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  1. Default December trip from Houston to Grand Canyon

    I bet this has been covered somewhere but i will put it out there to see what the latest input may be. We are going to take a road trip from Houston to Grand Canyon after my son gets done with finals. I am guessing around the 12th of December. It will be my wife, my son and daughter, 20 and 28 and myself. Not a big time limit. Say be back before Christmas so roughly twelve days. My son wants to see some route 66 stops and i know we need to be weather aware. Will be taking my four wheel drive Tahoe so good vehicle in case of snow. Any feedback on some good stops and maybe hotels along the way this time of year would be appreciated!! It looks like there is some availability at the south ridge hotels once we get to grand canyon.

  2. #2
    Join Date
    May 2011
    Location
    Central Missouri
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    5,708

    Default

    Welcome to RTA!

    First, get your dates in order and get your reservations if you want to stay at the South Rim. Even in December, they go quickly.

    Depending on the route you take, you're looking at a roughly 1300~ mile trip. In good weather, in winter, that's roughly 3 days just to get there and another 3 days to return. If you have 12 days, you have a little room for seeing other things.

    One way to get your kicks along the old 66 is to make your way up to Amarillo. Much of the old 66 is under the pavement of I-40, but there are still plenty of places west of there to get a little bit of the feel of the old highway. Just west of Amarillo, for instance, is the Cadillac Ranch. Then, when you get to Tucumcari, don't just go around it on the freeway. Go INTO town, because there are a few buildings to see. In Albuquerque, go through Old Town if you can (Central Ave).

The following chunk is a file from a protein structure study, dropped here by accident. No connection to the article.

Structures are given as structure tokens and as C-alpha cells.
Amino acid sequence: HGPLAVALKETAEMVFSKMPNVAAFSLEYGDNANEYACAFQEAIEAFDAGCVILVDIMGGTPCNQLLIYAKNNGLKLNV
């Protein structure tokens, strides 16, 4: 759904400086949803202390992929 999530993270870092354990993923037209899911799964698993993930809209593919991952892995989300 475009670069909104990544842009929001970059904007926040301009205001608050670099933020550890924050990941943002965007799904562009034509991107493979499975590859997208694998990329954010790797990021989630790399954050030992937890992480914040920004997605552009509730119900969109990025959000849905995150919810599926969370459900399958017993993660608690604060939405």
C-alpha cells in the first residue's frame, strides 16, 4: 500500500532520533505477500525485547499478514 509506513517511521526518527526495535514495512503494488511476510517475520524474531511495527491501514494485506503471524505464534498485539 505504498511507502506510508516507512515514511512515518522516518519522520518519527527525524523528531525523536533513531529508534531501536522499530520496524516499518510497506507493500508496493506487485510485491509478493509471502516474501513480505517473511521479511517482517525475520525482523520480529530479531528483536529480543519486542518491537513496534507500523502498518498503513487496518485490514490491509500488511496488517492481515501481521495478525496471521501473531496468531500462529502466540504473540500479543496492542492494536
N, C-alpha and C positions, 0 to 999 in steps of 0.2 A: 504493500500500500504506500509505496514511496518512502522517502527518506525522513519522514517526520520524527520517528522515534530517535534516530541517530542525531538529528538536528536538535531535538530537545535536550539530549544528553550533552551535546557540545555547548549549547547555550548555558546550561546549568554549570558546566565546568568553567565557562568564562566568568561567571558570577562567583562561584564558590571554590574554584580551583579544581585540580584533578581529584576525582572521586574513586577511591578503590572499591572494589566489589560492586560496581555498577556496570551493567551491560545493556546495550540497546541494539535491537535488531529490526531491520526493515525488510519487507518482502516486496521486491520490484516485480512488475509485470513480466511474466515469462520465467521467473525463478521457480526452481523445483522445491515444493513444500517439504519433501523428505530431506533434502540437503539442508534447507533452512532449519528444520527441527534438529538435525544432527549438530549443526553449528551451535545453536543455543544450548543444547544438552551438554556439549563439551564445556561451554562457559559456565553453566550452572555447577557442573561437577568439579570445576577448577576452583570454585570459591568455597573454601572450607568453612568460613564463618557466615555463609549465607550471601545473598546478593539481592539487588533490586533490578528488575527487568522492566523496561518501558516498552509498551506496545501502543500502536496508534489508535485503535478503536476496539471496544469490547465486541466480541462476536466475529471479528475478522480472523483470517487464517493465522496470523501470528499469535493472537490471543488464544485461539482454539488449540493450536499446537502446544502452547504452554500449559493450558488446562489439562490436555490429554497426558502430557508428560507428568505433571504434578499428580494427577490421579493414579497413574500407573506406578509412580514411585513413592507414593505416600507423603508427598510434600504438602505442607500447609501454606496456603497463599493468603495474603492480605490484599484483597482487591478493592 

You would have time, if you choose, to go through Petrified Forest National Park - about a 2-3 hour round trip, if the weather is cooperative.

    In Flagstaff, get off the freeway because you may find some relics of 66. You could also get off of I-40 at Seligman, if you have the time, and go up to Peach Springs -- supposedly the inspiration behind Radiator Springs of Disney/Pixar's CARS movie fame.

    As for hotels, it's hard to say. My husband and I prefer the Choice hotels -- Quality Inn, Comfort Inn and Sleep Inn are our favorites. Family run non-chains are hit and miss, particularly in the winter and during these pandemic times. The same goes for restaurants. Hubby and I like to pull into a hotel before the dinner hour, and if we aren't familiar with the area, we often ask at the front desk. If they're busy, TripAdvisor also works well for us.